We just bought our first house! It’s cozy with a huge yard and in our ideal neighborhood. But it wasn’t all butterflies and sunshine when we were house hunting. I had a million questions that not even Google could answer (hard to believe, I know), so here are a few nuggets of advice for all you new homebuyers out there.
If you're wondering how the entire process of buying a home works, read our Complete Guide to Homebuying on a Budget. This invaluable resource offers everything you need to know about buying a home, from setting your budget to move-in day.
Find a great lender and realtor.
Think of it like dating—you want someone you click with, someone who understands you. When my soon-to-be lender said she loved working with first-time homebuyers and gave me her personal cell phone number to call anytime, I knew I’d found The One. She kept me updated throughout the whole process, even just to say there were no updates. And if my incessant questions annoyed her, she never showed it. Having an expert to guide me through the process was invaluable.
PMI doesn’t fall off on government-backed loans.
PMI, or private mortgage insurance, is required when you don’t put 20 percent down on a home. Right now, there are a lot of loans out there that require little-to-no down payment. Initially, your savings account won’t take a big hit, but prolonged PMI can do some damage. For some loans, the PMI automatically drops off once you reach 20 percent equity. For government-backed loans, you have to pay PMI for the life of the loan, unless you refinance.
Get a home warranty (and ask the seller to pay for it).
A home warranty protects your home’s systems and appliances from breakdowns caused by normal wear and tear. Our realtor suggested we get one AND ask the seller to pay for it at closing. We did, and one week into moving into our new home, we had to use it. So yeah, get yourself one of those.
Interest rates change daily, so lock yours in.
When getting rate quotes from lenders, remember that they change constantly. What they give you one day isn’t what you’ll see the next. When we made an offer, the seller asked us to be flexible on the closing date. Since we were in no hurry, we agreed. However, when our lender went to lock us into the rate, she mentioned that if the closing date was 60 days past the day she locked us in, we’d either have to pay a daily fee to keep the original rate, or lose it and get whatever the new rate was on that day (unless it was lower, in which case it would be the original one). It ended up being fine, but it was stressful for a few days not knowing what our rate would be when we finally closed.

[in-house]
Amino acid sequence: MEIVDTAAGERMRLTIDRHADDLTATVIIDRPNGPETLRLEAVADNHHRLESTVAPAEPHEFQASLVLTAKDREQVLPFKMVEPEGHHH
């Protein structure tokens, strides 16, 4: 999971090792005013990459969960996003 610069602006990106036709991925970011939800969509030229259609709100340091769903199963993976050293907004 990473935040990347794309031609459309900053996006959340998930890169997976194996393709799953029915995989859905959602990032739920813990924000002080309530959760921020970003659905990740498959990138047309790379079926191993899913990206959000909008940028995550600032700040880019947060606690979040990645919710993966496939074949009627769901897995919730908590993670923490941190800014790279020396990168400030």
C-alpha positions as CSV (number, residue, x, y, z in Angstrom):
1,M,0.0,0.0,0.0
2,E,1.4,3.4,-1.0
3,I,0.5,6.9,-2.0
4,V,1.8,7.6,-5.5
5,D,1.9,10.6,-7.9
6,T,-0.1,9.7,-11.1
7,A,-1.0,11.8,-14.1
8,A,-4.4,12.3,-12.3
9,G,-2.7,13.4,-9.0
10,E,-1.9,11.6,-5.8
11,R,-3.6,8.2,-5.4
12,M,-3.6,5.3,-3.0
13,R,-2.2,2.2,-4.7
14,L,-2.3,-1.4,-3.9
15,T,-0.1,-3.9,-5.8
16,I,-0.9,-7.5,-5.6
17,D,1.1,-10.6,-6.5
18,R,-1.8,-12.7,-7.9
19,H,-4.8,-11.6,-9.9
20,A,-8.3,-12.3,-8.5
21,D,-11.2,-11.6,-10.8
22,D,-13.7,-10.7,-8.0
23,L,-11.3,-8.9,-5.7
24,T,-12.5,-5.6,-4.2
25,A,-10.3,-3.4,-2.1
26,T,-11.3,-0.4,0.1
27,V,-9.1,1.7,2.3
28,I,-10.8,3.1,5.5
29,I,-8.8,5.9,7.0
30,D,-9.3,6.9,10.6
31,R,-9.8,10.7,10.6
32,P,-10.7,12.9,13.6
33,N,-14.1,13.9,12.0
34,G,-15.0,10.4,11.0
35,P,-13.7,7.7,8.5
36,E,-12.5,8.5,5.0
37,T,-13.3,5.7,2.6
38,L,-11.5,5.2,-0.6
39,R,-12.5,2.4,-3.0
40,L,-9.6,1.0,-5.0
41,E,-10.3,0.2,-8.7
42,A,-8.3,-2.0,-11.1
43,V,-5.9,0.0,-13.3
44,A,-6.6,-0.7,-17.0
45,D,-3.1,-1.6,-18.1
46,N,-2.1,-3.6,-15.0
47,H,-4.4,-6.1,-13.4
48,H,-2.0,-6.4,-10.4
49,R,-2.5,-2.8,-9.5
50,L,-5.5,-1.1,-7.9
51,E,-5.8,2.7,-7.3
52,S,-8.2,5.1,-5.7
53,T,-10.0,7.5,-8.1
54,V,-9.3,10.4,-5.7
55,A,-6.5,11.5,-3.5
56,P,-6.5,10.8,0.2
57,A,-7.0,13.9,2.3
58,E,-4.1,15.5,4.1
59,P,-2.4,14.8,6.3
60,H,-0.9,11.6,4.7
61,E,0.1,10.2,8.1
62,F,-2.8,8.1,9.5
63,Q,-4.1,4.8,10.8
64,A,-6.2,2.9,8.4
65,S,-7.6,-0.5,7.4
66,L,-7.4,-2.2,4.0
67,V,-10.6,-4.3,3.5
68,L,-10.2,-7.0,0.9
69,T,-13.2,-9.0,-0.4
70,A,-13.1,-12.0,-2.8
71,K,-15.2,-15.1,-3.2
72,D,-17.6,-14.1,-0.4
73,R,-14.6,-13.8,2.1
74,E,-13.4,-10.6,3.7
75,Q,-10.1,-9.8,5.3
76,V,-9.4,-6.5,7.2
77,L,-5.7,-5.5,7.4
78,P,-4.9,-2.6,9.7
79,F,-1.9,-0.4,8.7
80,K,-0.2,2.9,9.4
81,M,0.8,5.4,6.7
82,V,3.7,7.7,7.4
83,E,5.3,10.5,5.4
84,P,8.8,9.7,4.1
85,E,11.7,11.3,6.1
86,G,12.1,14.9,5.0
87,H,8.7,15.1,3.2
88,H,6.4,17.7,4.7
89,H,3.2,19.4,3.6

You have to get homeowners insurance before you buy the home.
Weird, right? You can shop around, but we found the best deal when we bundled with our car insurance carrier. Keep in mind that they’ll ask you a bunch of questions about the property to which you probably won’t know the answers. I found that calling them and explaining that I didn’t own the home yet made the process much easier.
Understand what’s included in closing costs.
My realtor kept telling me about all these additional charges like an appraisal and title agent, and I started to think I was getting nickel and dimed to death. I discovered later that these were included in my already-agreed-upon closing costs, not additional charges I had to pay for out of pocket. Keep that in mind to save yourself stress!
Take notes during your inspection.
Oh, if only I’d done this. The inspector will show you where to find your main water valve, the electrical panel, and a whole bunch of other useful things. Take notes, take pictures, and ask questions. This information is extremely helpful to have when you move in.
You can ask for anything!
Do you want their refrigerator? Or maybe you’d like to have their washer and dryer. Heck, maybe you’re eyeing an awesome area rug. Ask for it! Obviously, they can say no or you might have to pay more when it’s all said and done, but you can ask for almost anything when you make an offer.
You CAN walk away.
Not at any point, but there will be times when you can walk away. If they don’t accept your initial offer, you can walk away. If they don’t want to fix something you found during the inspection, you can walk away. And if the house appraises for less than you offered, make sure your realtor writes in the contract that you can walk away or renegotiate. There are safety nets in place to protect you from making a bad purchase. Use them.
Buying a home should be exciting with a touch of anxiety, not the other way around. Do your research, talk to your friends, and enjoy this major life event (as much as one can when clearing out the bank account!).
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